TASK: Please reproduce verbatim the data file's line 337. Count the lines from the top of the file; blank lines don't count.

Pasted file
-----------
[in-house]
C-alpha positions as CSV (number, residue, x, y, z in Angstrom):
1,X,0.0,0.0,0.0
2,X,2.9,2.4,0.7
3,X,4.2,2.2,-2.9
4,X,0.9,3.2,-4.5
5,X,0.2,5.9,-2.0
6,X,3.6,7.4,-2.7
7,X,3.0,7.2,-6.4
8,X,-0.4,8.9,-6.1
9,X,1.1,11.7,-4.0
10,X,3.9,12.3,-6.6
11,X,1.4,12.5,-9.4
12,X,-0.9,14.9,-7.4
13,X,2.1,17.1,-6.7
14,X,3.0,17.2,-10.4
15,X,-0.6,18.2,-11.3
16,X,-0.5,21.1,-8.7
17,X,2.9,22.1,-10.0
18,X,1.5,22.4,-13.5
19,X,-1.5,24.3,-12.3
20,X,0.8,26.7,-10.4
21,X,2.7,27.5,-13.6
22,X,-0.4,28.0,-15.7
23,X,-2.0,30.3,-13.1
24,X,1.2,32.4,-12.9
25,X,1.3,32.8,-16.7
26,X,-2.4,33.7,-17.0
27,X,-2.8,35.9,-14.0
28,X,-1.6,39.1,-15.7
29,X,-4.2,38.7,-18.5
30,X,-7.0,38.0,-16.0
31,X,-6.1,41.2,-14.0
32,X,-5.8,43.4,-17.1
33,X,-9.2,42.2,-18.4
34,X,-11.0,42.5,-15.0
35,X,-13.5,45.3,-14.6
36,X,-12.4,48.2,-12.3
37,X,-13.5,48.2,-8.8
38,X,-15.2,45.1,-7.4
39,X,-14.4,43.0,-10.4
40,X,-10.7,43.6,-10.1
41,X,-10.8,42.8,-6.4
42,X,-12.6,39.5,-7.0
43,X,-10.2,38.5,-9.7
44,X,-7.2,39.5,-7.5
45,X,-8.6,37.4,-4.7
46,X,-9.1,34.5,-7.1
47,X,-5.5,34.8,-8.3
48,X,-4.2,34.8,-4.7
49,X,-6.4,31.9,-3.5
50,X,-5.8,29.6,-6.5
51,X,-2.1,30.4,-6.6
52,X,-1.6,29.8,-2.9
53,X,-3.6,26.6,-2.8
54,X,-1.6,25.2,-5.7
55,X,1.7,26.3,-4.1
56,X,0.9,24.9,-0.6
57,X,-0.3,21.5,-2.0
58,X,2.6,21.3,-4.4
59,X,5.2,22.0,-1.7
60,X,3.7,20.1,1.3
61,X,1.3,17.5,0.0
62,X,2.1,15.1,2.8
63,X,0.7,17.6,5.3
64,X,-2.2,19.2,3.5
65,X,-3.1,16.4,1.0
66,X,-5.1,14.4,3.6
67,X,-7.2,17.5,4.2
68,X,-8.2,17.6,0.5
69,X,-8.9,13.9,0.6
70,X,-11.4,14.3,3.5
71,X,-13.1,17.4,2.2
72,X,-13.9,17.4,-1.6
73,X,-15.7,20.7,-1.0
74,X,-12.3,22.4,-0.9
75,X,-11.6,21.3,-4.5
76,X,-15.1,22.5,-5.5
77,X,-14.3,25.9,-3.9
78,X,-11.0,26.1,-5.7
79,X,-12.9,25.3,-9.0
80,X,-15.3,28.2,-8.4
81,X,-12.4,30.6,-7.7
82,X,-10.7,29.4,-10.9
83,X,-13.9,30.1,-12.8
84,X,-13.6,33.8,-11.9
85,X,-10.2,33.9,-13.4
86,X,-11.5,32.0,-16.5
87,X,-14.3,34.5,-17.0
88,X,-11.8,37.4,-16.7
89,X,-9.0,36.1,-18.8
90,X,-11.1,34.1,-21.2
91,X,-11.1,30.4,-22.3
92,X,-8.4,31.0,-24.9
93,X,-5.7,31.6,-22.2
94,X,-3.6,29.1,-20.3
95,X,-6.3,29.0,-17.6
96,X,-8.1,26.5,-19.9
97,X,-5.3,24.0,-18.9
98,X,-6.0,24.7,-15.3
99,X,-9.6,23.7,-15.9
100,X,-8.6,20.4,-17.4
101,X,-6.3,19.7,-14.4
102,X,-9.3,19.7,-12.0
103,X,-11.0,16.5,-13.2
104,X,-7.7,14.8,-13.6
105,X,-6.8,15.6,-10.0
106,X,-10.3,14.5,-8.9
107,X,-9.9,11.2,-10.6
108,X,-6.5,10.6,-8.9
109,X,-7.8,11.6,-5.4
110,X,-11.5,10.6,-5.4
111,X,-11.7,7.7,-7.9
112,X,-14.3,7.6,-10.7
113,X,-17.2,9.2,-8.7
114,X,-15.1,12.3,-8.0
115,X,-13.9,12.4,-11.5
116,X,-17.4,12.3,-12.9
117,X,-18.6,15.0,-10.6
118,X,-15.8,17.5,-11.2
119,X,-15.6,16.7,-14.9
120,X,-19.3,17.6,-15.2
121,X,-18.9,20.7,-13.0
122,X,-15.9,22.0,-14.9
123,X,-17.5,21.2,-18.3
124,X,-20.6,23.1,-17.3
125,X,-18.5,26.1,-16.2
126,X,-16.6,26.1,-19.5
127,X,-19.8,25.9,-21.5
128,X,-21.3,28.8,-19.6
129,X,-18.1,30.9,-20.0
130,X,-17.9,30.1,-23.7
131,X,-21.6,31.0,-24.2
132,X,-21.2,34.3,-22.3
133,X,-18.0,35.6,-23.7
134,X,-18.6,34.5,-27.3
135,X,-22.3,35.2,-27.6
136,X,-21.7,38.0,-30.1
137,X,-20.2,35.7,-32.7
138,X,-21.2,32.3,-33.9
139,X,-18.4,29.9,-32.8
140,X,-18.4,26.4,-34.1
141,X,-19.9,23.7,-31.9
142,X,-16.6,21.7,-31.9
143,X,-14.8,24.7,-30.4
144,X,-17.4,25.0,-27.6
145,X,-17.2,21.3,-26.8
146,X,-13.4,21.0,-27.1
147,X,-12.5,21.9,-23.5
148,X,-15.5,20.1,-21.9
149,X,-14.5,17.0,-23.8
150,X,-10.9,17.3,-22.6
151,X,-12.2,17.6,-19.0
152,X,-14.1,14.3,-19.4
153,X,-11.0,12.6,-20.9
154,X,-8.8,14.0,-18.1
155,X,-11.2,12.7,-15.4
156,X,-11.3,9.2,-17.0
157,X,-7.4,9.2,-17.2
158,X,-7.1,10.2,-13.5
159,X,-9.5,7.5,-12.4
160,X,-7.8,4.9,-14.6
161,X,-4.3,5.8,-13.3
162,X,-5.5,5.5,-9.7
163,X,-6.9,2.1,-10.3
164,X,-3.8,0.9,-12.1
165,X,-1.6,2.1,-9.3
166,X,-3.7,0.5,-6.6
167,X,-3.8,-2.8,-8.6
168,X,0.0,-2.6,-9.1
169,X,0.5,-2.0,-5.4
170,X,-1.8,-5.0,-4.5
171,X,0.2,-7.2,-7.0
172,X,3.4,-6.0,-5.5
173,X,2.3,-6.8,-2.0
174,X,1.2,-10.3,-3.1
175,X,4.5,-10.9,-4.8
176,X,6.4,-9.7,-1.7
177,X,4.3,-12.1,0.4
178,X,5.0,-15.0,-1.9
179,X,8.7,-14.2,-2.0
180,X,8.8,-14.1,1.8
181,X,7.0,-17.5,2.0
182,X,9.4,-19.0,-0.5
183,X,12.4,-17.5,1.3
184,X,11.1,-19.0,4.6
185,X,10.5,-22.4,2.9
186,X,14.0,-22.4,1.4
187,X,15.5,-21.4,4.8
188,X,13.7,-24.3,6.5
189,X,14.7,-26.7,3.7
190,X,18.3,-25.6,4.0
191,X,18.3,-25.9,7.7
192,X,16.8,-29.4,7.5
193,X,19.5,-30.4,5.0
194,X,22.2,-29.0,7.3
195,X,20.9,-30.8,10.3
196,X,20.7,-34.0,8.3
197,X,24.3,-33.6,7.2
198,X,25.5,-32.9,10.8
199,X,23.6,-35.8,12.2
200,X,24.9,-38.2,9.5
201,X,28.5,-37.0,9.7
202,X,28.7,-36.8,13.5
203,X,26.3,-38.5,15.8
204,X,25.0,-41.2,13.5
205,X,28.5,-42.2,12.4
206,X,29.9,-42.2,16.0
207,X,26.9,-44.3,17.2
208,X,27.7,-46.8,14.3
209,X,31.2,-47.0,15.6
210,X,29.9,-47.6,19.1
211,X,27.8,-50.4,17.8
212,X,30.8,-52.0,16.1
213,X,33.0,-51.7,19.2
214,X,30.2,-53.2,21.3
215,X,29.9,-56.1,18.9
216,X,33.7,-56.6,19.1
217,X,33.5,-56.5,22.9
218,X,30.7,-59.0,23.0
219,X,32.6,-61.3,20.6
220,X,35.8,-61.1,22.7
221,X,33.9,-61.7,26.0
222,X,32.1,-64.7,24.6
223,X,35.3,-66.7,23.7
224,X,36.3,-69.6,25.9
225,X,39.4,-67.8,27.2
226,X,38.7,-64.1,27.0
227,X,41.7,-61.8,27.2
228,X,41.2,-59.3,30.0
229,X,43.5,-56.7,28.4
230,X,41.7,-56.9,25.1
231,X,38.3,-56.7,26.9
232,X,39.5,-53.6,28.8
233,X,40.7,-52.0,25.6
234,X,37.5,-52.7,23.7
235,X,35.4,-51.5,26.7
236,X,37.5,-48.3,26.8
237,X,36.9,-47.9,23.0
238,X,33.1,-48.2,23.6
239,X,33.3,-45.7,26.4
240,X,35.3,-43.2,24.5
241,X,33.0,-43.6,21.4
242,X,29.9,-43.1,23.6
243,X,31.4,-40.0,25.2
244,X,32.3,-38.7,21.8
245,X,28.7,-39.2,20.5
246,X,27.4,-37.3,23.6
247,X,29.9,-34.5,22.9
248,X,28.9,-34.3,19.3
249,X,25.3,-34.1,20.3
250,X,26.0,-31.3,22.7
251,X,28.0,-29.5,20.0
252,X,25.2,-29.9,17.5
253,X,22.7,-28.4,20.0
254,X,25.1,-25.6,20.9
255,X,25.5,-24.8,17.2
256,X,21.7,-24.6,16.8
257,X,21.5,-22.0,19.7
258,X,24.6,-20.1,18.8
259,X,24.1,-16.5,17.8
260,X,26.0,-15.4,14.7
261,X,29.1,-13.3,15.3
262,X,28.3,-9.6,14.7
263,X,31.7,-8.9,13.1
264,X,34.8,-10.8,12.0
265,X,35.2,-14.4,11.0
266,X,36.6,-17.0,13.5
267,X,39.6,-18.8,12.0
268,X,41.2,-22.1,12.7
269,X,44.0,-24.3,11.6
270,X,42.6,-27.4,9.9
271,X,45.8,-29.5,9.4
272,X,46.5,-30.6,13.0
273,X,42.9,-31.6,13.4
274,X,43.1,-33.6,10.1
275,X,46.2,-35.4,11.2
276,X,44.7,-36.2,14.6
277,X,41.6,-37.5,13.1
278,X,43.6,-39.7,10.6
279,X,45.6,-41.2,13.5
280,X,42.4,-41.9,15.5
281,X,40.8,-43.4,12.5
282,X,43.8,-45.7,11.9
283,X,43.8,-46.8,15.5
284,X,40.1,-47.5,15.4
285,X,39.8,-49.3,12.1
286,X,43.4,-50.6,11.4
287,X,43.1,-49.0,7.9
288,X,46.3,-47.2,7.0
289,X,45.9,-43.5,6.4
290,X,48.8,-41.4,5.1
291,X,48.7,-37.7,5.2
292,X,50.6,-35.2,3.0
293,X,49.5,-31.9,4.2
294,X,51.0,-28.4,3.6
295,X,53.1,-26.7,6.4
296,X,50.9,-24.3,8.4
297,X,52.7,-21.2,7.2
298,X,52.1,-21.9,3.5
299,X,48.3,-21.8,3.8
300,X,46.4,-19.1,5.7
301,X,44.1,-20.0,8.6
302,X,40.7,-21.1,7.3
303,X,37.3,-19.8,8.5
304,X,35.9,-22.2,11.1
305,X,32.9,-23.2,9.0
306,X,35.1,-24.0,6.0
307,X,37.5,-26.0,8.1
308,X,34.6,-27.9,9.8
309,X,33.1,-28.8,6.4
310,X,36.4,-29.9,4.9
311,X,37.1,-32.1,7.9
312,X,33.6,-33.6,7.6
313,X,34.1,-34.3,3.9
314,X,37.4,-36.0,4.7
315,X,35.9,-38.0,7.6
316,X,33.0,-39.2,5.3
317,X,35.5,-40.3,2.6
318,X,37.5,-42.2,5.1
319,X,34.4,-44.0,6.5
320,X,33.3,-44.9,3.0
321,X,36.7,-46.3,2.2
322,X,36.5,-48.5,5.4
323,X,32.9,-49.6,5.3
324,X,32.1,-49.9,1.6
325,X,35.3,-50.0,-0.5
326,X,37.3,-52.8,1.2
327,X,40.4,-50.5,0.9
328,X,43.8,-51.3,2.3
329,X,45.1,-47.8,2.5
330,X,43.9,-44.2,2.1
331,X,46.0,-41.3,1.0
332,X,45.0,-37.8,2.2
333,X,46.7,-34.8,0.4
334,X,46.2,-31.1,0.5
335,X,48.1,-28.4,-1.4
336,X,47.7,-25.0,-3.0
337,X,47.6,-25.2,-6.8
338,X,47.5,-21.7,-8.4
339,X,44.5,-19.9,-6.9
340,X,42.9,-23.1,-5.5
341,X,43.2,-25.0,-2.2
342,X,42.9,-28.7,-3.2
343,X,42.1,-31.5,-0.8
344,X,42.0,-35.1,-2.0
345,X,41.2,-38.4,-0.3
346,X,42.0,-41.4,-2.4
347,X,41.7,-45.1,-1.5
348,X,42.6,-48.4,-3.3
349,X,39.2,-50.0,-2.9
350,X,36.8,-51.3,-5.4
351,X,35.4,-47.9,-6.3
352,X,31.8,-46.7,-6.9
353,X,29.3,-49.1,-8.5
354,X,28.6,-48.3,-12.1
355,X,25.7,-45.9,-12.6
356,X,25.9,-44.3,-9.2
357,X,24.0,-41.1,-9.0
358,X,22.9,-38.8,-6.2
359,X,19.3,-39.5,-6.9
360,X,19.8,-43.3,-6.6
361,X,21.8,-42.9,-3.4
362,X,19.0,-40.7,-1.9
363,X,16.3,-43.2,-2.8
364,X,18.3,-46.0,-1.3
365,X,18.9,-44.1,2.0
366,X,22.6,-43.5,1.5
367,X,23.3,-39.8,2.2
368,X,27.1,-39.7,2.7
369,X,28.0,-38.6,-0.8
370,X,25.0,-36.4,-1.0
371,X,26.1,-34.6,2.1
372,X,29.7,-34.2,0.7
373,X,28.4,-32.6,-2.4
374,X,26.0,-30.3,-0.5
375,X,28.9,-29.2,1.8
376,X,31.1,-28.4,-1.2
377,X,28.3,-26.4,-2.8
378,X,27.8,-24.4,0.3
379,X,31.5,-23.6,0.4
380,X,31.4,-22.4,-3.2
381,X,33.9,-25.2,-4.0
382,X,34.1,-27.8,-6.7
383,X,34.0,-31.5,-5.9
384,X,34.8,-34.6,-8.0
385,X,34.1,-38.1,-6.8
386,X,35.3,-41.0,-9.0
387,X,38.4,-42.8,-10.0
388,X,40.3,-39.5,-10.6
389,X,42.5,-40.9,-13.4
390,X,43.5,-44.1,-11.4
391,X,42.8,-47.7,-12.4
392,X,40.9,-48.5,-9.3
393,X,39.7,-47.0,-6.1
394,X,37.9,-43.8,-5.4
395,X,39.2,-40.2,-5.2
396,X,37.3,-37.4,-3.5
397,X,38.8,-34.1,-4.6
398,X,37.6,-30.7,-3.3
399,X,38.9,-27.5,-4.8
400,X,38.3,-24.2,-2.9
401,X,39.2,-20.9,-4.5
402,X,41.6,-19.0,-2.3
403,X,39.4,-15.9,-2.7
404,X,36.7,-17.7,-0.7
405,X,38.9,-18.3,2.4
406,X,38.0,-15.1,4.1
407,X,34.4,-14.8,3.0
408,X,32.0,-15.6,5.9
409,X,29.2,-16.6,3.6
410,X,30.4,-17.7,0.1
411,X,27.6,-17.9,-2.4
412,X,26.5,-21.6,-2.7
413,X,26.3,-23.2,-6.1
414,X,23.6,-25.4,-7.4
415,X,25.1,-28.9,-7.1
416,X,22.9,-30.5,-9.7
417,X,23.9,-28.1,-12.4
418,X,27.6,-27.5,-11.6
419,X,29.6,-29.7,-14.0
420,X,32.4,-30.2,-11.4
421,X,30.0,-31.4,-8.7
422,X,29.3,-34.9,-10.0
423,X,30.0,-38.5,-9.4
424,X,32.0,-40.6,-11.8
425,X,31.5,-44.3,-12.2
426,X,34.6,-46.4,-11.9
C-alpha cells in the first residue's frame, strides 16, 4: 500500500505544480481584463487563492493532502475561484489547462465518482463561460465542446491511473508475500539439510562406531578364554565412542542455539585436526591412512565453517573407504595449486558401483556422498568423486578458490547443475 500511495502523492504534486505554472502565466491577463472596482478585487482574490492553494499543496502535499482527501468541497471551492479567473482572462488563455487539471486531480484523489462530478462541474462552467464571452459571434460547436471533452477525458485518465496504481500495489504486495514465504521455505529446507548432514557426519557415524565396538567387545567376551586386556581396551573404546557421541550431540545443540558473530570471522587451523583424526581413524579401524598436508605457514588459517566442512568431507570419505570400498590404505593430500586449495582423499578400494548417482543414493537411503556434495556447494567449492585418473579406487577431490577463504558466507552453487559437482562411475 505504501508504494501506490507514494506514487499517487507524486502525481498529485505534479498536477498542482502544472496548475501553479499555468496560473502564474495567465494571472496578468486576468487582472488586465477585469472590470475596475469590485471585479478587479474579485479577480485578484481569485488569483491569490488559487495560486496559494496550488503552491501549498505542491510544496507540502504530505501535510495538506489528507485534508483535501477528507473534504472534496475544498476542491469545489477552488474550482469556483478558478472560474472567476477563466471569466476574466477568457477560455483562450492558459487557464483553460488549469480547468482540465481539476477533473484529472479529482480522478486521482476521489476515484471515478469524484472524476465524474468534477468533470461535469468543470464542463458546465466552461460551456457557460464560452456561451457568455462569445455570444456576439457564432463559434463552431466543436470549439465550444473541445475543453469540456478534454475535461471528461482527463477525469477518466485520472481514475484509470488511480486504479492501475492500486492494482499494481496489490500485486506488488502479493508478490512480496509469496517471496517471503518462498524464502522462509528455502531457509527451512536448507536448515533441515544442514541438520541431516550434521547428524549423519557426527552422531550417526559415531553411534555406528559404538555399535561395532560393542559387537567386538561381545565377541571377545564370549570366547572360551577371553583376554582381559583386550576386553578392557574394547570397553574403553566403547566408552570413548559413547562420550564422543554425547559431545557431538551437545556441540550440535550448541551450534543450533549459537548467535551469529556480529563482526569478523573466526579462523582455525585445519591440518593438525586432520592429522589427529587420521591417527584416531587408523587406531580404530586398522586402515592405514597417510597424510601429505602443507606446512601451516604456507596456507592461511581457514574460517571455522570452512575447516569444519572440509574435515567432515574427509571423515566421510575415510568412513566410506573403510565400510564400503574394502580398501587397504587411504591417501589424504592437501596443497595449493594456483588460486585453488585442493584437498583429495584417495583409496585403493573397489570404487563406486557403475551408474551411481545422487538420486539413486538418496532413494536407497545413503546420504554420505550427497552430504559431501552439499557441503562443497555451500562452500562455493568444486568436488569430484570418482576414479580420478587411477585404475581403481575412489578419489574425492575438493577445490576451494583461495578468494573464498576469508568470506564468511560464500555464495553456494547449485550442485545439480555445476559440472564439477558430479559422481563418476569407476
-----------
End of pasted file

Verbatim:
335,X,48.1,-28.4,-1.4